The key ingredient for all players to engineer a successful event lies in the simple process of planning and preparation.  Easy enough, yet very few exhibitors really take time to truly understand what this means.  Participating in virtual events means not only knowing, and understanding the technology platform, it also means honing the necessary skills for successful results.

For a speaker this includes knowing the program objectives, audience needs, as well as delivering good solid information.  Speakers who have never participated in a virtual event could experience a rude awakening, if unprepared. Speaking into thin air is a far cry from presenting in front of a live audience.  The dynamics, the energy, and presentation style all come into play.

My recommendation for event organizers is to either do a superlative job of preparing the speaker (if they are not of “prima donna” status, and are coachable), or rather select a presenter with some virtual event experience.  So much of the success of an event hinges on the quality of the presentations, and the information shared.

As for the exhibitors, in addition to becoming familiar with the technology, they need to know what outcomes they want to achieve, set measurable goals and then plan their strategy accordingly.

Hope that many of you can attend the session and the show – it’s complimentary.

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7 Passionate Ways to Fall in Love With Your Tradeshows

Let me ask you, are your tradeshows getting enough of your love and attention?
As we celebrate Valentine’s Day, love and affection is in the air, and it makes me wonder how much heart exhibitors really put into their exhibiting efforts.

I doubt that many of you take your displays into your arms and whisper sweet nothings, or gush your loving sentiments.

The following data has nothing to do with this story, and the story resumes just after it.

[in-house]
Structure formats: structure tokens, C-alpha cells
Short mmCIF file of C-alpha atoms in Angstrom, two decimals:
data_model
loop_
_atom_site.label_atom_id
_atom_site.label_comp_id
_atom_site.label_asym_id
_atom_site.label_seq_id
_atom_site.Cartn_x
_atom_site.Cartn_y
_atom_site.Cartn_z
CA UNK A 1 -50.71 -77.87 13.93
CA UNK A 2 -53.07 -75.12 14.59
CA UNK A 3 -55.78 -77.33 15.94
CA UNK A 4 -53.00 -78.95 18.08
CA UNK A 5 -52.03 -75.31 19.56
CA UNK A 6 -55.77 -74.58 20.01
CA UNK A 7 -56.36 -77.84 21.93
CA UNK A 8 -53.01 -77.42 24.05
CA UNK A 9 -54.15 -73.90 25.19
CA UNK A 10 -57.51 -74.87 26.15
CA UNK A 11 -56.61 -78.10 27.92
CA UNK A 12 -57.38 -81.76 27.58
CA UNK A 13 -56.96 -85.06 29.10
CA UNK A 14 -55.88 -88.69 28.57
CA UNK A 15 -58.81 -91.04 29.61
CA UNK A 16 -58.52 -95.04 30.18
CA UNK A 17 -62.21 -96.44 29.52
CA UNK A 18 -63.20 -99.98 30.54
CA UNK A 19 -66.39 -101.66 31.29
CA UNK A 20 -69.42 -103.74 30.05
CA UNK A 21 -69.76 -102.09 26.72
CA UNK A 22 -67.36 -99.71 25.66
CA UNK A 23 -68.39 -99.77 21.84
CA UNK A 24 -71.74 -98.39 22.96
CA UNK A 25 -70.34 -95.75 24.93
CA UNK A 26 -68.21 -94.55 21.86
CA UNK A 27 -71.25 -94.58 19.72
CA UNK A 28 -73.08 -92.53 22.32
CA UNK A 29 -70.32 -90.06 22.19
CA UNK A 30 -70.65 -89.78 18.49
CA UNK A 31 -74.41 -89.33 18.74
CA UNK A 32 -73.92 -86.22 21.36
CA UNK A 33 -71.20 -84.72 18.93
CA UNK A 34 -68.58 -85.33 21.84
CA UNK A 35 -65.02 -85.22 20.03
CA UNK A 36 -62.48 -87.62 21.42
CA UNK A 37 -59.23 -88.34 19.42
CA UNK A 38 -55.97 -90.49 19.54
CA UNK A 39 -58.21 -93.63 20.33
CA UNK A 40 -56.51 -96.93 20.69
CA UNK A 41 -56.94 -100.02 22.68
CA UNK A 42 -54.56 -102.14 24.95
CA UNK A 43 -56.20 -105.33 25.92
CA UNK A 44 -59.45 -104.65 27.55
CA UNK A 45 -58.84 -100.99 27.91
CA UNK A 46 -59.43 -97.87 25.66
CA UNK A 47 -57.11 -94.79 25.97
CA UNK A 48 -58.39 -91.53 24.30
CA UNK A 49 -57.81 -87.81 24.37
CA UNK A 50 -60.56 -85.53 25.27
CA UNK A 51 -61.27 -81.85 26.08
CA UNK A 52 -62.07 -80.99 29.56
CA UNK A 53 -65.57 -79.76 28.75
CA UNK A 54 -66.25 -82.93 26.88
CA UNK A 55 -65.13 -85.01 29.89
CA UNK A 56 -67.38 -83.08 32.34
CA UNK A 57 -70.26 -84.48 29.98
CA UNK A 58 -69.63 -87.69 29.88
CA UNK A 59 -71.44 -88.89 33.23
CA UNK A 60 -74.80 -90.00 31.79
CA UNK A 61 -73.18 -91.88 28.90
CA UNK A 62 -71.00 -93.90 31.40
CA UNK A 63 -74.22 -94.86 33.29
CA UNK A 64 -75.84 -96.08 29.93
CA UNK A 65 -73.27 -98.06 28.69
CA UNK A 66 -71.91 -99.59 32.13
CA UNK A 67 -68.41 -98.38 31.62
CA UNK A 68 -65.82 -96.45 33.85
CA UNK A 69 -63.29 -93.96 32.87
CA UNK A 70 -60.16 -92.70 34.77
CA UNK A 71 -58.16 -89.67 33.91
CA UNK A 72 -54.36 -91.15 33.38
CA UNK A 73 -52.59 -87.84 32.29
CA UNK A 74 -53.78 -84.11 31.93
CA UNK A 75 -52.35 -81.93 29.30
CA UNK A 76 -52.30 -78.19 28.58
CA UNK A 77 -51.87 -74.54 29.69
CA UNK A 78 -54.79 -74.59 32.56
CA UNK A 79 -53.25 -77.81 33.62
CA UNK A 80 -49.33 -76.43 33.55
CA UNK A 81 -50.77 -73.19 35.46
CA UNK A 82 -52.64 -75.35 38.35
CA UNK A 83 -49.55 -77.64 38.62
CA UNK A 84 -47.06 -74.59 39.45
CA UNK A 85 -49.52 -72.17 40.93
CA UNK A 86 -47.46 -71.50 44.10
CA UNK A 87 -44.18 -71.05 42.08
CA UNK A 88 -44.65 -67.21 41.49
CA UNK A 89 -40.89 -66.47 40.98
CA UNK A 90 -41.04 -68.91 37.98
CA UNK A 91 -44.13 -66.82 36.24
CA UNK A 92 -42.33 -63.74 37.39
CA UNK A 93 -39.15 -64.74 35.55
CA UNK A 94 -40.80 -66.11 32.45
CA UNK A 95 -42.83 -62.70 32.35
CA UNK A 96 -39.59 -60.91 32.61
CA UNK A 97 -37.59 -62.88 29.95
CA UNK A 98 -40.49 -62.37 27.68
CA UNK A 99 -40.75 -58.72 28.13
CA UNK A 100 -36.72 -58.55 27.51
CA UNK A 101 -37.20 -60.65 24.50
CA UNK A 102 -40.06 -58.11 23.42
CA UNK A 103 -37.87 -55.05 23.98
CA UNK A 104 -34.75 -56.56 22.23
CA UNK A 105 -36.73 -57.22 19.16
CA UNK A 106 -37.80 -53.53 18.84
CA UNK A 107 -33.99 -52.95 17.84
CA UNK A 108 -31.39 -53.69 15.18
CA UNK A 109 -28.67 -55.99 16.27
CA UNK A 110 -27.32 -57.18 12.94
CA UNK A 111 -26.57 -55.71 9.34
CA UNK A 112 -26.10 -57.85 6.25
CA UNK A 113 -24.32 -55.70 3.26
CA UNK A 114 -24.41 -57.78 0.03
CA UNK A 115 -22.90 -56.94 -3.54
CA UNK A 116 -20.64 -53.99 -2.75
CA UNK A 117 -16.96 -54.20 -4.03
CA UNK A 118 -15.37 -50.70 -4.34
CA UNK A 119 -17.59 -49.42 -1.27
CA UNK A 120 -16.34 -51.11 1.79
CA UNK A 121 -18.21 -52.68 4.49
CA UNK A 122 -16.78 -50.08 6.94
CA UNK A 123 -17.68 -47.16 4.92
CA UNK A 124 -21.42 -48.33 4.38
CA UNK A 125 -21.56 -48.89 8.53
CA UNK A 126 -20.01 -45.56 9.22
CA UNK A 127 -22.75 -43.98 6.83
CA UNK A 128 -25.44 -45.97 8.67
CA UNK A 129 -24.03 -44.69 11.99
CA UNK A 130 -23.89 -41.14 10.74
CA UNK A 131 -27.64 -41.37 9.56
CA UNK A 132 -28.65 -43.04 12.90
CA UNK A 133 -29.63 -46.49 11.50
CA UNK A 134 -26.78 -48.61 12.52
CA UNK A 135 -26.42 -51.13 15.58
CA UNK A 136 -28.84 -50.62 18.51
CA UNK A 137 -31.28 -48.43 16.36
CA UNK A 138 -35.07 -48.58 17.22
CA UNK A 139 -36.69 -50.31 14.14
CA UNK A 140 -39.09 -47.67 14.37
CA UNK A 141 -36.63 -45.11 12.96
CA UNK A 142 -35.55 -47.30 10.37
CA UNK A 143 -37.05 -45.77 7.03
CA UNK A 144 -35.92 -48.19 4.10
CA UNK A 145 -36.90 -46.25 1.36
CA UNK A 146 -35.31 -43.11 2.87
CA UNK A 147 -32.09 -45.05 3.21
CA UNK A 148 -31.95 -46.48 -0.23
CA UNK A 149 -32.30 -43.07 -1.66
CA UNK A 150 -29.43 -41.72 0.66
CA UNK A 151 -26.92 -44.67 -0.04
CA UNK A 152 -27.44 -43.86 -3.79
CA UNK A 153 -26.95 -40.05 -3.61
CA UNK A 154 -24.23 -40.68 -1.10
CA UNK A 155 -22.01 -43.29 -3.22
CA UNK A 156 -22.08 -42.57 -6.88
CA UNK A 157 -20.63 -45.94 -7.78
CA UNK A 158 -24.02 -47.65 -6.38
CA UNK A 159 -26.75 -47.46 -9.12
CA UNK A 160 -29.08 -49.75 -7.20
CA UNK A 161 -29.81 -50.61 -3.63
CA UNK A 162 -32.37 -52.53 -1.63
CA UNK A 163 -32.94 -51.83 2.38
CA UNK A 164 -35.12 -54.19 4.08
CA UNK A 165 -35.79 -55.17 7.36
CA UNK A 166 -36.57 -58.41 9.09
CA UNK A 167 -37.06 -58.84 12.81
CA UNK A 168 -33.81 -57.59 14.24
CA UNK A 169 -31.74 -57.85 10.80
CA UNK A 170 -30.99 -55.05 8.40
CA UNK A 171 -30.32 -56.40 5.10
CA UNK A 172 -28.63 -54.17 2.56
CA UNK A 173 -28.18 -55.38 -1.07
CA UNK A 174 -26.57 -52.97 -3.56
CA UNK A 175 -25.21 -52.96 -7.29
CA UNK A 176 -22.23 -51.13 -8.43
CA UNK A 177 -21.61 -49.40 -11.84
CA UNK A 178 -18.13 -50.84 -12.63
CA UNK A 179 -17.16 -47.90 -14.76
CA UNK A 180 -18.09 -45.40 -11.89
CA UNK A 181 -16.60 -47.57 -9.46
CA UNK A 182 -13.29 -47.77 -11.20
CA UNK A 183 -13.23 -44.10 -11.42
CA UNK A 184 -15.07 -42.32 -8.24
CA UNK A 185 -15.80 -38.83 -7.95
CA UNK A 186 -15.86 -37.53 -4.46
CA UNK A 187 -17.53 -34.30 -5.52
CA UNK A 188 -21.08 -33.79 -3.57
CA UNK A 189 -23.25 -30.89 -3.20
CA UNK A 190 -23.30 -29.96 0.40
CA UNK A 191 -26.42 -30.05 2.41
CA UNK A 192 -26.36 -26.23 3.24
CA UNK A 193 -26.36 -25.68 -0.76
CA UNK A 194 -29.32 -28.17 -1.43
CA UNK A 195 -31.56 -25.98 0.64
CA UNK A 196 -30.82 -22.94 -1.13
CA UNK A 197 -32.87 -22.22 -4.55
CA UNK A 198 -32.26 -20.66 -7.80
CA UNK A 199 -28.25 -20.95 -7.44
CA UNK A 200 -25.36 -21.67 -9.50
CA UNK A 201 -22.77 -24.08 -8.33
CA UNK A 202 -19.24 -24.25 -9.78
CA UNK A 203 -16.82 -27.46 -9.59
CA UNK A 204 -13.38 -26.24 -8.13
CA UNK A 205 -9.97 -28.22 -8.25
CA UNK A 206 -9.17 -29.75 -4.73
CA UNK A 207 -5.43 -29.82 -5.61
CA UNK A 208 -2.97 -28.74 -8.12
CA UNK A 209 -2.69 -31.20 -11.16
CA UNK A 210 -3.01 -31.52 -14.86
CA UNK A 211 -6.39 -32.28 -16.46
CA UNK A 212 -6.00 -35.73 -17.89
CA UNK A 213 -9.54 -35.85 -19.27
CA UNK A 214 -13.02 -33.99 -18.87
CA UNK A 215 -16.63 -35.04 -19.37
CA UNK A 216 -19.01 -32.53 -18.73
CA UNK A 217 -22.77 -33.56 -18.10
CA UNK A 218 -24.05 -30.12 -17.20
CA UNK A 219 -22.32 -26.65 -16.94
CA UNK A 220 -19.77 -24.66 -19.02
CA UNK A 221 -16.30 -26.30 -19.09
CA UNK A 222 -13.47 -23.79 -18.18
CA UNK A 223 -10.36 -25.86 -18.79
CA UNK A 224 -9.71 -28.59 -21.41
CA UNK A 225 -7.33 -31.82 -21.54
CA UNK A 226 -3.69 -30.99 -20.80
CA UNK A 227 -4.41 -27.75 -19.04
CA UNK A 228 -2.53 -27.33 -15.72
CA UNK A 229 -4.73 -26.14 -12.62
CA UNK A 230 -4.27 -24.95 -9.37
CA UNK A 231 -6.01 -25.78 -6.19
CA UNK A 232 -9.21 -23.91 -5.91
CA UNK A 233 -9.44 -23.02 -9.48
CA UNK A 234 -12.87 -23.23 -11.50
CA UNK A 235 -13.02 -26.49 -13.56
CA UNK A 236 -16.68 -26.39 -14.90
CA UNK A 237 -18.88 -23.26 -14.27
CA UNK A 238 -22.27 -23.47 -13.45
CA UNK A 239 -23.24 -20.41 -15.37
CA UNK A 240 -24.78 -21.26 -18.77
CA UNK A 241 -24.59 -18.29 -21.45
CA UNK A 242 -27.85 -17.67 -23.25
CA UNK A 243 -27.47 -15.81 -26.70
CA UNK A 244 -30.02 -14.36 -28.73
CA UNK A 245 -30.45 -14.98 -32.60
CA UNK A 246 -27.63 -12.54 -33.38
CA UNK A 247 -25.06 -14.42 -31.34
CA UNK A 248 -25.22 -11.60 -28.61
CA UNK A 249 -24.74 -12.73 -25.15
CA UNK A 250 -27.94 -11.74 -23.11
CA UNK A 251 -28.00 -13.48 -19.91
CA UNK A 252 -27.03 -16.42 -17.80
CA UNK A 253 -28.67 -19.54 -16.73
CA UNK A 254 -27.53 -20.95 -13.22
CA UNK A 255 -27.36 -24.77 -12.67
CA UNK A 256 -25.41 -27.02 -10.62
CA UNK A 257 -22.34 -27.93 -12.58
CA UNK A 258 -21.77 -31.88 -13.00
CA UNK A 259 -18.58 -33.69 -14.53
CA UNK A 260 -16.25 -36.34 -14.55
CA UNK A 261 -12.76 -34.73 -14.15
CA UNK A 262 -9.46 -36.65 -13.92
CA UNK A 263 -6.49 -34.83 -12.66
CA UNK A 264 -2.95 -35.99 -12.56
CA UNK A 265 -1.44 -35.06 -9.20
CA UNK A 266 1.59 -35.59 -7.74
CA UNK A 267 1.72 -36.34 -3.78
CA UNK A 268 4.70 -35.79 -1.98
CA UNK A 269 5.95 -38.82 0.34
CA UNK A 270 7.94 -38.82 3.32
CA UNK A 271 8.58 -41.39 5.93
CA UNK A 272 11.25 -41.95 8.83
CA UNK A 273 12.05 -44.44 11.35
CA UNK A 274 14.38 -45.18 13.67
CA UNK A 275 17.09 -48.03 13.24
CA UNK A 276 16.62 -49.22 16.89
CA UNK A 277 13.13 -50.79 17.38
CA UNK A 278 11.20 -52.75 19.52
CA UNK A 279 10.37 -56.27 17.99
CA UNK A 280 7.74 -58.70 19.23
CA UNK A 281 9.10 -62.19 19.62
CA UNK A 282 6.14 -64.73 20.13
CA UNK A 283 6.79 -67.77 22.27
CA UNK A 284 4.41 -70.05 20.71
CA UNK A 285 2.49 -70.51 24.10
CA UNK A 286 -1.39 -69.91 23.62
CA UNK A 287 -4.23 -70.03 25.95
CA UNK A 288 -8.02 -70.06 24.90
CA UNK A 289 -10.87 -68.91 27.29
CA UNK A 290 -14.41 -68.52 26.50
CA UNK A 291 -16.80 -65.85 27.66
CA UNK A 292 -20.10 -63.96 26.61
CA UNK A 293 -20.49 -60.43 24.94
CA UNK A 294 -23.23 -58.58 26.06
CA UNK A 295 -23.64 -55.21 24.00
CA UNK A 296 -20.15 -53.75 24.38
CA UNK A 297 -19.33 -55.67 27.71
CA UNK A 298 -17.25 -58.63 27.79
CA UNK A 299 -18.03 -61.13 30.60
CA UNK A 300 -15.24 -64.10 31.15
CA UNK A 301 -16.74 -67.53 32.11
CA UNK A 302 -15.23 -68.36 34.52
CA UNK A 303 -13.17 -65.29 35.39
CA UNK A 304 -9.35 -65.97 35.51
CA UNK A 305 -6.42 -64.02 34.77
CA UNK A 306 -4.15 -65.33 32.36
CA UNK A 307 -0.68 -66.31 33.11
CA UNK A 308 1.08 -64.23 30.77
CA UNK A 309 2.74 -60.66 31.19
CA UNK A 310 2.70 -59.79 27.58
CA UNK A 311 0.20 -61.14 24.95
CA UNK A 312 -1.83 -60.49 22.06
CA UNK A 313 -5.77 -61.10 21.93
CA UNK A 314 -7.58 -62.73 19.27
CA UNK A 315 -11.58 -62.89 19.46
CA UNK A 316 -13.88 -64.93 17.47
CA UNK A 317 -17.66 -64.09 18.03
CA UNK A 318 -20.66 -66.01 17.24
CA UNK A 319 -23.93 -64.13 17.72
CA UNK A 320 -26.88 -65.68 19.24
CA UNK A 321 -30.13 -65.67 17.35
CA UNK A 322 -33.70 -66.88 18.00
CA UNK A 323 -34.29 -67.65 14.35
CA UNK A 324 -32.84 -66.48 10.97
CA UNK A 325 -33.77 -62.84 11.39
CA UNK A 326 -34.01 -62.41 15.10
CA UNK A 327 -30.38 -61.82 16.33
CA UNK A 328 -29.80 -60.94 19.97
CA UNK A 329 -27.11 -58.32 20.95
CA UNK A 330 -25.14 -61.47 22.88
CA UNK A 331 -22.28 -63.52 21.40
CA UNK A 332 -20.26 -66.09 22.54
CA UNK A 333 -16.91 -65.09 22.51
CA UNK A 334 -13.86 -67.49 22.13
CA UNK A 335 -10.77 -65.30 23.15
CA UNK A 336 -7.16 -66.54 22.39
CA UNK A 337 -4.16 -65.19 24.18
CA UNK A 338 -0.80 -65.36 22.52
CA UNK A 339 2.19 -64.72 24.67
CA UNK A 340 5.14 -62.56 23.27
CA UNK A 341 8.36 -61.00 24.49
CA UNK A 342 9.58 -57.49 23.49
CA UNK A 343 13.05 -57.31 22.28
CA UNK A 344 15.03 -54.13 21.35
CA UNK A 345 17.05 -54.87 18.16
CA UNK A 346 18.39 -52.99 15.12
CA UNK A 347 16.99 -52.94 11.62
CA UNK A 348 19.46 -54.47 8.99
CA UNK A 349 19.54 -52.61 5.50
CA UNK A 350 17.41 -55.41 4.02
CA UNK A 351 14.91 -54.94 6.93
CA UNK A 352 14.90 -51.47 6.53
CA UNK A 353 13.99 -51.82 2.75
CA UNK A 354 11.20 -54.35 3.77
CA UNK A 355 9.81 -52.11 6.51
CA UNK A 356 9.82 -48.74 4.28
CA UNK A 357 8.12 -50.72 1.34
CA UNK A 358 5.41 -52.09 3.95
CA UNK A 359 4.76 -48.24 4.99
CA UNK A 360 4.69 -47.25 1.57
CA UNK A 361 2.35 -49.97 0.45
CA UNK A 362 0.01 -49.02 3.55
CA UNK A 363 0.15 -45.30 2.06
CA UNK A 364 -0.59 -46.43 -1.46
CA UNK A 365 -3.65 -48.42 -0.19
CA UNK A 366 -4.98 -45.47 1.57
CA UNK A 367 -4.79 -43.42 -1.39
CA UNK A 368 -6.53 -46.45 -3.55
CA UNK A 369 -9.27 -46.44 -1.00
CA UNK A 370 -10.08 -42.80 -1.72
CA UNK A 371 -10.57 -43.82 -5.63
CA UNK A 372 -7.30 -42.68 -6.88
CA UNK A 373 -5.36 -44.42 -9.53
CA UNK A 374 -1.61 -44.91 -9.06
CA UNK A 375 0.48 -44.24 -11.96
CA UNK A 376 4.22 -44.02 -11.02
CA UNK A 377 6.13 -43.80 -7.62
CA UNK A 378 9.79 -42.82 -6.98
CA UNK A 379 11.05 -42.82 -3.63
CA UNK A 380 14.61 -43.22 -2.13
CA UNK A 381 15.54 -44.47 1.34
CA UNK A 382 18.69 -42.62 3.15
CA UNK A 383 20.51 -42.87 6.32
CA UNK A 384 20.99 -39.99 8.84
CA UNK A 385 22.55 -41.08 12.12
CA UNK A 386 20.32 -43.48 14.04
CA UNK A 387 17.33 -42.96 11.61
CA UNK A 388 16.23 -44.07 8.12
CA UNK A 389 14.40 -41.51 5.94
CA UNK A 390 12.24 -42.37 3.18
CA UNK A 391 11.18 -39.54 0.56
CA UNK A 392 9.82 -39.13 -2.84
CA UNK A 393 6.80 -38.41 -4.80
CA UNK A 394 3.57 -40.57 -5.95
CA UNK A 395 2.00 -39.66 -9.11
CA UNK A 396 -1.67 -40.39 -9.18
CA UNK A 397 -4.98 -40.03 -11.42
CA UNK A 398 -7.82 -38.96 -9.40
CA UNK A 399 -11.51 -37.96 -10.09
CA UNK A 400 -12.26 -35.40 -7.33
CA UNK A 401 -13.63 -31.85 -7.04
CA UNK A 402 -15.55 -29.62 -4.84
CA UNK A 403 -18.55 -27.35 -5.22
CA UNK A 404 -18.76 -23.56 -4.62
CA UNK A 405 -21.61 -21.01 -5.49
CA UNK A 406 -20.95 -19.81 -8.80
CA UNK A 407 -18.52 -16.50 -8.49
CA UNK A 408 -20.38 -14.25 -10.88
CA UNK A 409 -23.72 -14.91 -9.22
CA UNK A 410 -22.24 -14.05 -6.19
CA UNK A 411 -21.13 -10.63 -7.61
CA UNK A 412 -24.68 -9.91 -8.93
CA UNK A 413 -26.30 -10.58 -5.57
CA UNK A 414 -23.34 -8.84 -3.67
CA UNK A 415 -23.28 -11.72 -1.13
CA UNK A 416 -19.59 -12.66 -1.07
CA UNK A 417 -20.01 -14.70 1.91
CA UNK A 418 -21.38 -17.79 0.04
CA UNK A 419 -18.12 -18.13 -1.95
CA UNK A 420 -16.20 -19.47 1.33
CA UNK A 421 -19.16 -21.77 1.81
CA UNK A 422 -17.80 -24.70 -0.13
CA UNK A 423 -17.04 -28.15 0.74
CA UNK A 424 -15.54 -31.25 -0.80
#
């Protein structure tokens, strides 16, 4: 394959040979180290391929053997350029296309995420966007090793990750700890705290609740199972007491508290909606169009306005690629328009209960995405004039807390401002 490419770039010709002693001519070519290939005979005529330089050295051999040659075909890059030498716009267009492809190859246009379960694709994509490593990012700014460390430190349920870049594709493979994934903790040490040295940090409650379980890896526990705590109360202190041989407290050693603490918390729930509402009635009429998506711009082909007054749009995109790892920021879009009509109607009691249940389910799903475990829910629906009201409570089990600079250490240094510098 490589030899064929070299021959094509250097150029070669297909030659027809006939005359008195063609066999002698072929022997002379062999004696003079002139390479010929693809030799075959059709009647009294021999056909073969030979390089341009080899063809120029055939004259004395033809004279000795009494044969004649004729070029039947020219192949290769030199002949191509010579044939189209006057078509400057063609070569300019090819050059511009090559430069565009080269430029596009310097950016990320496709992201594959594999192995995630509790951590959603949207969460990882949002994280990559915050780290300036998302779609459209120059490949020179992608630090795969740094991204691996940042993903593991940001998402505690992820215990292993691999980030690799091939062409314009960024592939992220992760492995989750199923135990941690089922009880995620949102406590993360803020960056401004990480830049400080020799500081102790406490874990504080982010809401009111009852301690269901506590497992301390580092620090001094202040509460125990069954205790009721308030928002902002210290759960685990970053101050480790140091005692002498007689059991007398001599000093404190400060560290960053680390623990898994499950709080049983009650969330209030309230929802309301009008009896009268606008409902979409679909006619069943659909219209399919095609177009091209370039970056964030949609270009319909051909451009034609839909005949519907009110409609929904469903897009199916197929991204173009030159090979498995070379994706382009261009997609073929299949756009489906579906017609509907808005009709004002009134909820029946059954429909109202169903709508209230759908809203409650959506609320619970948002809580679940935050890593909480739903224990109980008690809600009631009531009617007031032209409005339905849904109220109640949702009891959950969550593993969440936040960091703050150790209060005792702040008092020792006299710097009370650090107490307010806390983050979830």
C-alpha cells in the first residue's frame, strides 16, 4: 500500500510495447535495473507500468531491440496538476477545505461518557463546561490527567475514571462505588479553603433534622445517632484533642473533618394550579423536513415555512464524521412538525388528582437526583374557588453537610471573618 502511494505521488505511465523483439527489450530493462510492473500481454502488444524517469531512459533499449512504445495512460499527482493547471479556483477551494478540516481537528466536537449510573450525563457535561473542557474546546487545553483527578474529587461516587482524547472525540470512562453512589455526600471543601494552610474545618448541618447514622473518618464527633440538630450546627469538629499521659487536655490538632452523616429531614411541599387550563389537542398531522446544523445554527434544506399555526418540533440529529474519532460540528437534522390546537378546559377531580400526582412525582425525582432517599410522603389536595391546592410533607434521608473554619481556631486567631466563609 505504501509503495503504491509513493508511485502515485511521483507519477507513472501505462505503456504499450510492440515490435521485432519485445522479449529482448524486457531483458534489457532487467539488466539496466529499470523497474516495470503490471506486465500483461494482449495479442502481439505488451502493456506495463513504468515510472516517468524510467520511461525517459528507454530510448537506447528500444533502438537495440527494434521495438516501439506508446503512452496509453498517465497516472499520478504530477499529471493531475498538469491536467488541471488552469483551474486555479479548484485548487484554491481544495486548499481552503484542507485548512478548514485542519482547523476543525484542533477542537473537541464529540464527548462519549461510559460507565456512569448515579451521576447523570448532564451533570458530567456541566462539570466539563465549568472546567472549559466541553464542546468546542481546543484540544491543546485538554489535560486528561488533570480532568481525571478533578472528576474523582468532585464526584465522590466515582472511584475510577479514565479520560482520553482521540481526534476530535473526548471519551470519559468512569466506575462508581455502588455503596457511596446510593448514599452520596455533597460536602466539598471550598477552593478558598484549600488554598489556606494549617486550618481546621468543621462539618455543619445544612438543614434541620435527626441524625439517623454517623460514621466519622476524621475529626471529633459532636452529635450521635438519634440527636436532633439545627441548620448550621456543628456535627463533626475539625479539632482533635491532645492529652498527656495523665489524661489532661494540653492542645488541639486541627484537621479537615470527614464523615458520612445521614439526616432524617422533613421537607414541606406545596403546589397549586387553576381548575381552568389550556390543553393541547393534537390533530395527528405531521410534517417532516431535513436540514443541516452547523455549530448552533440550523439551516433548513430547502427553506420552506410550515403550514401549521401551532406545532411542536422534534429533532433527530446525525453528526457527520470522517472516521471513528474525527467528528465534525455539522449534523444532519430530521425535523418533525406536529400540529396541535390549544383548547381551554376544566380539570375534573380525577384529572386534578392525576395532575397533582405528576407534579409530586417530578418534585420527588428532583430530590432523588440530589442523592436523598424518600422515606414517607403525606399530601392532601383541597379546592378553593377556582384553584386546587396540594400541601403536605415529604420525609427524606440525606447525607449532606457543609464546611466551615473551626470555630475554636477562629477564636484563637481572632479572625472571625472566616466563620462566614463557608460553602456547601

Chances are quite the opposite. For many companies, tradeshows are viewed as a necessary evil.  You participate because your competition does, and are scared not to, for fear that the marketplace assumes the worst – “oh dear, the XYZ company must have fallen on hard times because they’re not exhibiting.”

Well, my thought is that if you feel compelled to exhibit for whatever reason, you might as well embrace it, and give it all the love and attention it deserves.

Here are 7 ways to help you fall in love with your tradeshows:

1.  Review your show schedule, and make a vow to only participate in the shows that are worthwhile – the ones that give you a certain ROI, whatever that means for you.
2.  Reverse engineer your success, and consider the end result you’re looking to achieve. Then plan your strategy to achieve it.
3.  Fall in love with each show and make a commitment to do whatever it takes to make this union a true success.
4.  Share the love. View each and every show as the best possible opportunity to hug – make a good solid connection – with your customers and prospects.
5. Choose team members (intimate companions) who share your exhibiting passion.
6. Share the essential booth staff training skills needed.
7. Embrace all lead follow up so that your prospect union turns into a marriage made in heaven.

Wishing you a long, healthy and loving life together!